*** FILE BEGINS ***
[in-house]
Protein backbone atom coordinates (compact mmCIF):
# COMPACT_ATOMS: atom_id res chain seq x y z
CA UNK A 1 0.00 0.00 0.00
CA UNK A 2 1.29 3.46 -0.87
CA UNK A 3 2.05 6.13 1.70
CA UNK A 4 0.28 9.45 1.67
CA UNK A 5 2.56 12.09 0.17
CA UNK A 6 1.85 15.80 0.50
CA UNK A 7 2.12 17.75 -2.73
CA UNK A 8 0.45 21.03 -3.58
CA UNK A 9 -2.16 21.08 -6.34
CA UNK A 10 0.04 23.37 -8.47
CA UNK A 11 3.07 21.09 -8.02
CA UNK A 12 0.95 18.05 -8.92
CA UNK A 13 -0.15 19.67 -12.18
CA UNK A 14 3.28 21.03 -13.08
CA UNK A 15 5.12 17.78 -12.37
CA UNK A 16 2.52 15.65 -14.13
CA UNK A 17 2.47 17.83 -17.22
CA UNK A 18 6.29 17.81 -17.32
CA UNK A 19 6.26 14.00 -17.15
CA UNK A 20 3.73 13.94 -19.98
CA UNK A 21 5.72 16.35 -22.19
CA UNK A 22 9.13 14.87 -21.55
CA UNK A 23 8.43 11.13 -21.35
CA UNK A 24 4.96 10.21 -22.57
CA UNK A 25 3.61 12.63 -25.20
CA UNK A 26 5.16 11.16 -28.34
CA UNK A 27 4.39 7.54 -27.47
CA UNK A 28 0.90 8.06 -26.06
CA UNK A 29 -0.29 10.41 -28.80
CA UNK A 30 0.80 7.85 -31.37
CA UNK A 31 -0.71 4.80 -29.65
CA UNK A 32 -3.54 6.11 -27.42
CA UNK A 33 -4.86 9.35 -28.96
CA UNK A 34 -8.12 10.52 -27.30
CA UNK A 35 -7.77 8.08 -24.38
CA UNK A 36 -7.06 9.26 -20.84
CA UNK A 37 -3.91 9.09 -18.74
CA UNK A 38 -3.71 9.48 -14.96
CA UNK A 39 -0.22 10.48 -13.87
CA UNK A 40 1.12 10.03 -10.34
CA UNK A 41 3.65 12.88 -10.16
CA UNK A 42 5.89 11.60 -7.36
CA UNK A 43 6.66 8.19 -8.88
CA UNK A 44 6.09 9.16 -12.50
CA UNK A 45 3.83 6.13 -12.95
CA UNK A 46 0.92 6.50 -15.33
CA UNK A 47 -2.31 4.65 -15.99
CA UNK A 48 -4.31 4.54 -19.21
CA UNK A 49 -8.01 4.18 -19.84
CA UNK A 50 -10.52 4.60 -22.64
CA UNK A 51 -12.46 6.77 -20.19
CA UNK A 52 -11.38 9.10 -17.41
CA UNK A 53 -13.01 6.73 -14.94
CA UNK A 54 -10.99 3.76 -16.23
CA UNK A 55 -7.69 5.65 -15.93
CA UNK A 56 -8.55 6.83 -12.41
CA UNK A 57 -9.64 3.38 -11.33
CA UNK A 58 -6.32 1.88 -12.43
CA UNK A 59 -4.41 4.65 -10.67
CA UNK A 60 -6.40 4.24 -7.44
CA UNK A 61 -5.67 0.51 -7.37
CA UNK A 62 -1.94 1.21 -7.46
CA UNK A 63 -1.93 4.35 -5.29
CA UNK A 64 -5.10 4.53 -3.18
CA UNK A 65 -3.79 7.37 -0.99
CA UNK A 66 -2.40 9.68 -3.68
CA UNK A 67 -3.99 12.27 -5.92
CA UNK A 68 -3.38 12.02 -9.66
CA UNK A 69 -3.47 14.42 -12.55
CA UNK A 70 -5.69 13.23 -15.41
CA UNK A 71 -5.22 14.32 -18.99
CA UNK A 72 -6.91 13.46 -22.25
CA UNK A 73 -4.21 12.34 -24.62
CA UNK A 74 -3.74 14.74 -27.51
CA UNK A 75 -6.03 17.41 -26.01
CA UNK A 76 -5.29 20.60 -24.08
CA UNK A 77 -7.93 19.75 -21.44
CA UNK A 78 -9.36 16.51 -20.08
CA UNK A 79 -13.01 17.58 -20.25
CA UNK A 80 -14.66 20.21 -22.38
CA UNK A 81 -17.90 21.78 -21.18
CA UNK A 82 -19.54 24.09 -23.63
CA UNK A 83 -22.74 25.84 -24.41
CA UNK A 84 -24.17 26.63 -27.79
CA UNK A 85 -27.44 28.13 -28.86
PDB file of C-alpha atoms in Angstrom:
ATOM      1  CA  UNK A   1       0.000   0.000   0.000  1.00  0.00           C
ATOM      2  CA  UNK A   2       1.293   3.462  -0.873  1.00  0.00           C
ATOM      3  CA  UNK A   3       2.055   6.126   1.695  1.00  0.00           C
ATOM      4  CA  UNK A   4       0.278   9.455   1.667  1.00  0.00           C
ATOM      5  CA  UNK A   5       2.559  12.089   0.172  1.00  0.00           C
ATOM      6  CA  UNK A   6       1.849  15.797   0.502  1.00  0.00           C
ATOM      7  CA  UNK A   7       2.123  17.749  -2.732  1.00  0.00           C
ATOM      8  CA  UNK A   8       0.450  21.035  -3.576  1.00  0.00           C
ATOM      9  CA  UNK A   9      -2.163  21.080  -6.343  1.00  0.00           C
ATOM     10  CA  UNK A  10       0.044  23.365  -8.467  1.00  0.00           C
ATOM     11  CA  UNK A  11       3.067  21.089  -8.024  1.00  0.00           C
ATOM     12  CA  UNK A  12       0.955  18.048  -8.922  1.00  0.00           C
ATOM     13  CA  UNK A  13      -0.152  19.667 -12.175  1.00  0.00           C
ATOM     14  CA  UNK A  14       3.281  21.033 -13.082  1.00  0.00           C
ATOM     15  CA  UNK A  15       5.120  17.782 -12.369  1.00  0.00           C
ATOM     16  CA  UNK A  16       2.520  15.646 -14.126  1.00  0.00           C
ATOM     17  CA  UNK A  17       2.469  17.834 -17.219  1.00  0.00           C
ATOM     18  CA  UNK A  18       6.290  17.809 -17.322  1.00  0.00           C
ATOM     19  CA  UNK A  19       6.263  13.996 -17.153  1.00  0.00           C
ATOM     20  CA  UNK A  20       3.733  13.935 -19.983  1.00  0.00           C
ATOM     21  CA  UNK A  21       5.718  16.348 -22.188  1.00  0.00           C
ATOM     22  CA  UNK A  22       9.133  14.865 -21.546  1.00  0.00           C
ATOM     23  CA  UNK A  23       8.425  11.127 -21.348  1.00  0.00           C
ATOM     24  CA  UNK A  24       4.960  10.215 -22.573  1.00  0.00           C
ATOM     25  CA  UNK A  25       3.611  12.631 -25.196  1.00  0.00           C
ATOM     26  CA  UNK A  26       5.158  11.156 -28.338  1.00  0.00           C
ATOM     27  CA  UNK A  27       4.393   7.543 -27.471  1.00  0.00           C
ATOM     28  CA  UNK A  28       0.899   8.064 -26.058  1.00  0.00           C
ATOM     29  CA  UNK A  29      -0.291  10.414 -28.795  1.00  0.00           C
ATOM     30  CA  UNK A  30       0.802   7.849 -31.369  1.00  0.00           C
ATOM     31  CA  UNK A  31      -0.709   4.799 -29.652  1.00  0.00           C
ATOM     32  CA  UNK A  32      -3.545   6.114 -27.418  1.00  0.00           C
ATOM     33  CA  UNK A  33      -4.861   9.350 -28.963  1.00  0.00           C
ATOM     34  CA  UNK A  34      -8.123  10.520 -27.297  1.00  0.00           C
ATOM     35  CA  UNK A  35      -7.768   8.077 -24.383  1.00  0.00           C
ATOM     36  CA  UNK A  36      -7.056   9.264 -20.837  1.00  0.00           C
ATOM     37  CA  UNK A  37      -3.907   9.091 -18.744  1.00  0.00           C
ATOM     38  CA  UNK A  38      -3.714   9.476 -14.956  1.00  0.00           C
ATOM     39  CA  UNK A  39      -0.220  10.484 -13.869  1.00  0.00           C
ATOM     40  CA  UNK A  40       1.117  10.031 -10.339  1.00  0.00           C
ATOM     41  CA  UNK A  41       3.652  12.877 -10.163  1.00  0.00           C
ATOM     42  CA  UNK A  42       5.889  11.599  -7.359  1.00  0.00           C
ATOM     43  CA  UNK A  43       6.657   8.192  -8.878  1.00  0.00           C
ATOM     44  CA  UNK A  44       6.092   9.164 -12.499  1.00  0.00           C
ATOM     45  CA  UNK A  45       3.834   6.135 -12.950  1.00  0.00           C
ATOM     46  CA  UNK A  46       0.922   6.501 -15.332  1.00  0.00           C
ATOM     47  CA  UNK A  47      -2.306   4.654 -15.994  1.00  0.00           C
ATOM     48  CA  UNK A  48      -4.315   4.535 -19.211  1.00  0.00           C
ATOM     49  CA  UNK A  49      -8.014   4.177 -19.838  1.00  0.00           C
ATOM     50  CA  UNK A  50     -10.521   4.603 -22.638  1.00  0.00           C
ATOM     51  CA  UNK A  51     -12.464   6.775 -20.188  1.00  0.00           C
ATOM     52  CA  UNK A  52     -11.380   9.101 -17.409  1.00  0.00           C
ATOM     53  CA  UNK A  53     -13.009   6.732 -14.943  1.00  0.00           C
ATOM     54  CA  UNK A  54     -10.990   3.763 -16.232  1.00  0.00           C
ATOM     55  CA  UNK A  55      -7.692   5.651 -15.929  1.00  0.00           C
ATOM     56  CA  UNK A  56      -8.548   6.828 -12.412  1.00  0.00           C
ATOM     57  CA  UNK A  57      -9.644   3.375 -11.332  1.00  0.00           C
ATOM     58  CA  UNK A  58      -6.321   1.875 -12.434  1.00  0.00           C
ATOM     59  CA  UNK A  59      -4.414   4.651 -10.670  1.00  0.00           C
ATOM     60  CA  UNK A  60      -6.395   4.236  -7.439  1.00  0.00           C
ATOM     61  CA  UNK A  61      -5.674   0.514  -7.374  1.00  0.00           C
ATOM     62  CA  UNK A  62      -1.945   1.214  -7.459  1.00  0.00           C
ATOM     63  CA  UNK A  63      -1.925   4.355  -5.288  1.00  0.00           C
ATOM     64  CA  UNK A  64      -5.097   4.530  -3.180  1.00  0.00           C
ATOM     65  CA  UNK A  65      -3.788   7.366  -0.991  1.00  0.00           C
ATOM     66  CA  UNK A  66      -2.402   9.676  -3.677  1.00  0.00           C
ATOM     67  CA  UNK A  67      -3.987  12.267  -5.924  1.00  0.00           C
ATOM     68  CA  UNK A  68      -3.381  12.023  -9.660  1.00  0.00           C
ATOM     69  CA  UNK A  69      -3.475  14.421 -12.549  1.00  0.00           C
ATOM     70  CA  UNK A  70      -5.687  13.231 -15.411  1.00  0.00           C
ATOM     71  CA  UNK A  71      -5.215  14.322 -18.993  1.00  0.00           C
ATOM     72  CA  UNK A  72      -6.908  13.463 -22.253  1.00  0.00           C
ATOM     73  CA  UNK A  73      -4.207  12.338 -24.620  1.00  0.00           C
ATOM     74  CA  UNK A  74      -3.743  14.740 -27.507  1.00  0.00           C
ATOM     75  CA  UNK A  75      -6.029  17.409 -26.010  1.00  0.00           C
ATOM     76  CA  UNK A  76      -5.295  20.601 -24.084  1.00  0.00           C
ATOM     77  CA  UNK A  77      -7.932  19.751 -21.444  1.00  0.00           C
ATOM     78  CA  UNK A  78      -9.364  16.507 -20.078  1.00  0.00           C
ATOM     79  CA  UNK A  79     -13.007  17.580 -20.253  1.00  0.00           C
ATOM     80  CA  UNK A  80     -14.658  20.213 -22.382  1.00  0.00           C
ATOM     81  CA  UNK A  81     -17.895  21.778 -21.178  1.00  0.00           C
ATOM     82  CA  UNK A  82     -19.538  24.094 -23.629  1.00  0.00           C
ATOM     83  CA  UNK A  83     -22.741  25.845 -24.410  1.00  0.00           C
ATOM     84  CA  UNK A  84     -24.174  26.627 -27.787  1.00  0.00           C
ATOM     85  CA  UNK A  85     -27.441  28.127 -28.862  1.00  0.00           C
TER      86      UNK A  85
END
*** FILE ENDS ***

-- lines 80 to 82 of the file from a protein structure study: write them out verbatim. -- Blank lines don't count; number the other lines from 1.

CA UNK A 77 -7.93 19.75 -21.44
CA UNK A 78 -9.36 16.51 -20.08
CA UNK A 79 -13.01 17.58 -20.25